It appears that some people cannot help themselves from driving under the influence, in spite of the danger posed by this kind of reckless behavior.
Somehow, there are individuals in this world who consider that consuming alcohol will not make them a threat to themselves and others if they get behind the wheel. News flash: alcohol does impair driving abilities.
The same goes for drugs, which are illegal across the world, except for the recreational consumption of cannabis in some places. Evidently, just because weed is now permitted in several U.S. states, those who are going to drive on the same day cannot consume it.
There is something that the makers of the study and infographics found in our photo gallery do not mention. There’s an easy way to avoid a DUI anywhere in the world: never drive after you have consumed alcohol or drugs, and do not let anyone else drive if they did.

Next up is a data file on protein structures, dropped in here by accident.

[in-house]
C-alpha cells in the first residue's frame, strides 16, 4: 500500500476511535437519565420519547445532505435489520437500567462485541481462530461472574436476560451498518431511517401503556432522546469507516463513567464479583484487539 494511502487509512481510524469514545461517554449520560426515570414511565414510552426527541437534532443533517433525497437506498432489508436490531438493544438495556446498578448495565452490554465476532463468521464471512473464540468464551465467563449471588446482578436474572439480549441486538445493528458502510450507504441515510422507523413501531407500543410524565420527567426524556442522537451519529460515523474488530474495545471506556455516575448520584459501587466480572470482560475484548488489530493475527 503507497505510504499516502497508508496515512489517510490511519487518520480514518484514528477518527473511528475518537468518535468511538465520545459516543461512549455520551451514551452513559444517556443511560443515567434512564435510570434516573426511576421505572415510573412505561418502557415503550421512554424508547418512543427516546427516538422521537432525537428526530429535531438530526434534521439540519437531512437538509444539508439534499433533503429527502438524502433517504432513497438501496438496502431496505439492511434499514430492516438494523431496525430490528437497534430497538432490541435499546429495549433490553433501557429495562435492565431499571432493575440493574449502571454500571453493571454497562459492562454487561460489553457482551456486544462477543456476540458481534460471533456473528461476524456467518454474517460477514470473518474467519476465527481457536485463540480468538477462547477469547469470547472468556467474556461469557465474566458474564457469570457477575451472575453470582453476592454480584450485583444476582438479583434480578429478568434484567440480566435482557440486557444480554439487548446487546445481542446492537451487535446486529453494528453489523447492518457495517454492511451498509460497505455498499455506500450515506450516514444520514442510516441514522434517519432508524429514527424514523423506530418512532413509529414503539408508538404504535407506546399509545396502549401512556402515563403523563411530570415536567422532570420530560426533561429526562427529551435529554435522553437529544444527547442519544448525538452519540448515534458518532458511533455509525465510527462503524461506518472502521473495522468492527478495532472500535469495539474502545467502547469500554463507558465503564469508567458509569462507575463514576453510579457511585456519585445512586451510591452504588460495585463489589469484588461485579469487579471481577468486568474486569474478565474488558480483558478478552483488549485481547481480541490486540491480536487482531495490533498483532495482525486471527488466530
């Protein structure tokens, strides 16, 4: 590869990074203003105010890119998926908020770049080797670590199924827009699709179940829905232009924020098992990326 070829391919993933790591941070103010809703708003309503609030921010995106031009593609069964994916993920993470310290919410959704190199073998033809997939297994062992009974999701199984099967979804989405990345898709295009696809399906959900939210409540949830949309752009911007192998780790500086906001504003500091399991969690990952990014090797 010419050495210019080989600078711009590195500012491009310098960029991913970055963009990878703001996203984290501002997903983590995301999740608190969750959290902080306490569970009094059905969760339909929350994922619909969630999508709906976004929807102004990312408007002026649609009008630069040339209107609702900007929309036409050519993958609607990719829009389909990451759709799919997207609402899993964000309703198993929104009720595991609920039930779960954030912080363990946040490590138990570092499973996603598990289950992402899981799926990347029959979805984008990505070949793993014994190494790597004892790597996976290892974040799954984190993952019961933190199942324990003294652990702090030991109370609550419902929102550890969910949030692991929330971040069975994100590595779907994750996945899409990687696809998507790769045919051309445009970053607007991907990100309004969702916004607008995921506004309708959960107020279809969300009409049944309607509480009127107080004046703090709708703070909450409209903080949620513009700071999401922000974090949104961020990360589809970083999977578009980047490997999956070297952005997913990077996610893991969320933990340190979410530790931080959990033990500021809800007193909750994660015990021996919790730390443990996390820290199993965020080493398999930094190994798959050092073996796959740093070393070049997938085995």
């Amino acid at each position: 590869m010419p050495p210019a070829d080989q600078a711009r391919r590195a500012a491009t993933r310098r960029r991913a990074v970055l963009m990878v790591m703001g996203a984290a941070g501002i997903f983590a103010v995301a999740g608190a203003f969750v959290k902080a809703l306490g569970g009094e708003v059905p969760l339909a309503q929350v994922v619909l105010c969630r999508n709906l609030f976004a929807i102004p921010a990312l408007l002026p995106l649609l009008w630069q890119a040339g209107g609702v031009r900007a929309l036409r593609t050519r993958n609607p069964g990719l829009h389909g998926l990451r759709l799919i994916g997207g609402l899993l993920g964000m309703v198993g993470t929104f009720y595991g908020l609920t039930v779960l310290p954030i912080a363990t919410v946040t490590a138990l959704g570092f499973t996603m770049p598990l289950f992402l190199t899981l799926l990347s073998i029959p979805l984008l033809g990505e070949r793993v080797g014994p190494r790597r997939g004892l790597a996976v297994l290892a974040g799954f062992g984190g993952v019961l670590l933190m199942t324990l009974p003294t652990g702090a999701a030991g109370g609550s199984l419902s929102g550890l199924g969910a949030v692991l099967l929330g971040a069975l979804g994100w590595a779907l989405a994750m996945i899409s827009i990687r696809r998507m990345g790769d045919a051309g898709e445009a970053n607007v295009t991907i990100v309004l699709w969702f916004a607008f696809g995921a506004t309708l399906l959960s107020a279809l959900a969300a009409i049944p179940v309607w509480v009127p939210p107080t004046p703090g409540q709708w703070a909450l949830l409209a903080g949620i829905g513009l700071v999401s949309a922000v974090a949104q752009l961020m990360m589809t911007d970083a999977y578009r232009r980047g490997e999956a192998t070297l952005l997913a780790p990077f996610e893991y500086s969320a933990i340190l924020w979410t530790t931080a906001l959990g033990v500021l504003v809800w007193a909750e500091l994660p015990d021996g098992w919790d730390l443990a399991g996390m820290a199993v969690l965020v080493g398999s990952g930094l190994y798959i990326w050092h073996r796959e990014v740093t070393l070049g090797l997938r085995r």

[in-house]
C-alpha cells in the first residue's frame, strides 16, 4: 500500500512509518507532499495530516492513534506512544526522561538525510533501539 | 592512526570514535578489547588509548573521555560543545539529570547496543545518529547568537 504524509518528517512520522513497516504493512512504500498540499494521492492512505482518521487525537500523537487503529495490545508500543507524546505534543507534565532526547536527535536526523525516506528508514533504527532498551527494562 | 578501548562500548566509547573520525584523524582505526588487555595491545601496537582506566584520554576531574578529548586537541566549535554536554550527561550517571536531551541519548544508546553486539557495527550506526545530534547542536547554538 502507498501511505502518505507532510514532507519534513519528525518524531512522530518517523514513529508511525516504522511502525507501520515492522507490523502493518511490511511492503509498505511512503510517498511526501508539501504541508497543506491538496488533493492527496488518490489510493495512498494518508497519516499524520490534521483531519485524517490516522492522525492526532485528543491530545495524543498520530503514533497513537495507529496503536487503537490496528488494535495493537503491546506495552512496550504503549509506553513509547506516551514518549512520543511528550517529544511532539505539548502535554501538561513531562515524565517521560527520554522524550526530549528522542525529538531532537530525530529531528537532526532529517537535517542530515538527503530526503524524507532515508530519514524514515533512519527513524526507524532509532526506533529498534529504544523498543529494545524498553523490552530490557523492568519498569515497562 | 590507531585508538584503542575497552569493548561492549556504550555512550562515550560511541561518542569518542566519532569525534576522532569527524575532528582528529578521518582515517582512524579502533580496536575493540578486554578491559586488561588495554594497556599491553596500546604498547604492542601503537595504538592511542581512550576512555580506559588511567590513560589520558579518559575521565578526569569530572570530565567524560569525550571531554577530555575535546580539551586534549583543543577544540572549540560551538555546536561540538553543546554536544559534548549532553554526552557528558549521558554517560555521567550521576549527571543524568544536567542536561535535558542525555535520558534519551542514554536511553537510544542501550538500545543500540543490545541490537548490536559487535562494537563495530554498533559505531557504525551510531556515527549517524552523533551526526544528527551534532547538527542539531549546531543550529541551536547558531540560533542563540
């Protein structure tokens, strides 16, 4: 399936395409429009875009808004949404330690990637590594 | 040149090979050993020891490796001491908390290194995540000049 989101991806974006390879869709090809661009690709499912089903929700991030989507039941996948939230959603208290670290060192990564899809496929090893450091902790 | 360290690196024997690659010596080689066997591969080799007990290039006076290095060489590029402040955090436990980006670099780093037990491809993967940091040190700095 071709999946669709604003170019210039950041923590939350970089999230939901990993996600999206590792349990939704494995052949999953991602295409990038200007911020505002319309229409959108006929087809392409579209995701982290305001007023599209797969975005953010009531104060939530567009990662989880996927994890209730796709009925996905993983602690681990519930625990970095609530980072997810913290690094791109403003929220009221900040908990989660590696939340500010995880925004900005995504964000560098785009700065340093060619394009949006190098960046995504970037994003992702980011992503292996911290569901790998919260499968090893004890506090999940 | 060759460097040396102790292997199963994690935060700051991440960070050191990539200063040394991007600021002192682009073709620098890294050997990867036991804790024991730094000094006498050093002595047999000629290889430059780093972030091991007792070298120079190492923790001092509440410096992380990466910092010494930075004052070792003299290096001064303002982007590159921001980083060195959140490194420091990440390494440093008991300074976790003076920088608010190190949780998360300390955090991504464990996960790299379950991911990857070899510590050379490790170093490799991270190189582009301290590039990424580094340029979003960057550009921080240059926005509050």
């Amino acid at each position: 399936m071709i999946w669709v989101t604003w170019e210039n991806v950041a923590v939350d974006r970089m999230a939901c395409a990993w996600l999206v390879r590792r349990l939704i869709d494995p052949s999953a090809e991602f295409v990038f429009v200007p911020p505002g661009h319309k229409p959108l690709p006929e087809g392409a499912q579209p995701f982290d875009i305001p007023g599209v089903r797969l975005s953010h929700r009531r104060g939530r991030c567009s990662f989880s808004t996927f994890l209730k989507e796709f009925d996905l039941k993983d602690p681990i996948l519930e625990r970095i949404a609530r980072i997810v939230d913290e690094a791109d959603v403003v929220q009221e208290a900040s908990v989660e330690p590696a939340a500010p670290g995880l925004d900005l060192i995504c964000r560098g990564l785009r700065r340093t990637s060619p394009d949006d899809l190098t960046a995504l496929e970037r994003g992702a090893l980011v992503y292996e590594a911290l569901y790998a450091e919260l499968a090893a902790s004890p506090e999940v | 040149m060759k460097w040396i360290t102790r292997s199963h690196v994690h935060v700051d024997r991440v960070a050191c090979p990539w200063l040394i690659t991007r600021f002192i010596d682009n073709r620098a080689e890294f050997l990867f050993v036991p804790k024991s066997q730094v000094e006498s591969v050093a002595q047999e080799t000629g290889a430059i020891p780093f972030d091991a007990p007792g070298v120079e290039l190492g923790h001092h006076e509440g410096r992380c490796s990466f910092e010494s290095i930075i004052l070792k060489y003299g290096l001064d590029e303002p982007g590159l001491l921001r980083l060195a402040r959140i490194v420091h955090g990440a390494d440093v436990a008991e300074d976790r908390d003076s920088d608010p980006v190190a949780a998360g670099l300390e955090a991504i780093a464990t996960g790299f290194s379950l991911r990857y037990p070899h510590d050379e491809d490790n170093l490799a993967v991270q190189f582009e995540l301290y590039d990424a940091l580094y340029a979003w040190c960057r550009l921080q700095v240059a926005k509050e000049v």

The people at Alcoholic.org followed 21 years of fatal crash statistics, which come from NHTSA figures, and they have presented their findings.
Apparently, the state of Wyoming has the highest average yearly rate of drunk driving fatalities per 100,000 residents. Washington D.C. has the lowest in the survey.
The other startling discovery about Wyoming was that it had the highest blood alcohol content levels for drivers involved in fatal crashes since 1994.
In other words, drivers who were implicated in deadly traffic accidents in that state in the 21 year period were more intoxicated with alcohol than their peers in other places in the U.S., and more incidents of this kind were reported per 100,000 people than in the rest of the country.
Wyoming is in second place in the highest average of drugged driving fatalities in the same period. West Virginia had more drugged drivers per capita, on average, involved in deadly traffic accidents caused between 1994 and 2015.
Drugs go further than marijuana, because prescription medication is included here, and it can affect a person’s ability to drive. Ask a doctor and a pharmacist if you can drive after taking medication that is not over-the-counter.